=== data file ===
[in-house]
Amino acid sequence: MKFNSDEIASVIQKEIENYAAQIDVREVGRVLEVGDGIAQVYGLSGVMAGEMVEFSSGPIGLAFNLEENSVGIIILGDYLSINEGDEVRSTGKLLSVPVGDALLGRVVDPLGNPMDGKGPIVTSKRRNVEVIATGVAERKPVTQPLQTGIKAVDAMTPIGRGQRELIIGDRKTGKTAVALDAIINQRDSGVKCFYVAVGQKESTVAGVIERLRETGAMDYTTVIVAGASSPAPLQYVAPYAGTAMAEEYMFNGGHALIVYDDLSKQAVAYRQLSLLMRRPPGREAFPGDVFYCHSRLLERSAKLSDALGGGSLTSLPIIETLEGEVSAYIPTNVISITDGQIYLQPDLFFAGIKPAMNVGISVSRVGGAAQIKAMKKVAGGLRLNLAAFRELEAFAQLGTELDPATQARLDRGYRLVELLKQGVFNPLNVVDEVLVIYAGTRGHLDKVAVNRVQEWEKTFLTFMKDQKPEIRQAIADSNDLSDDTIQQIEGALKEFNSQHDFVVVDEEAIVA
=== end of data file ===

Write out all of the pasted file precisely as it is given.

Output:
[in-house]
Amino acid sequence: MKFNSDEIASVIQKEIENYAAQIDVREVGRVLEVGDGIAQVYGLSGVMAGEMVEFSSGPIGLAFNLEENSVGIIILGDYLSINEGDEVRSTGKLLSVPVGDALLGRVVDPLGNPMDGKGPIVTSKRRNVEVIATGVAERKPVTQPLQTGIKAVDAMTPIGRGQRELIIGDRKTGKTAVALDAIINQRDSGVKCFYVAVGQKESTVAGVIERLRETGAMDYTTVIVAGASSPAPLQYVAPYAGTAMAEEYMFNGGHALIVYDDLSKQAVAYRQLSLLMRRPPGREAFPGDVFYCHSRLLERSAKLSDALGGGSLTSLPIIETLEGEVSAYIPTNVISITDGQIYLQPDLFFAGIKPAMNVGISVSRVGGAAQIKAMKKVAGGLRLNLAAFRELEAFAQLGTELDPATQARLDRGYRLVELLKQGVFNPLNVVDEVLVIYAGTRGHLDKVAVNRVQEWEKTFLTFMKDQKPEIRQAIADSNDLSDDTIQQIEGALKEFNSQHDFVVVDEEAIVA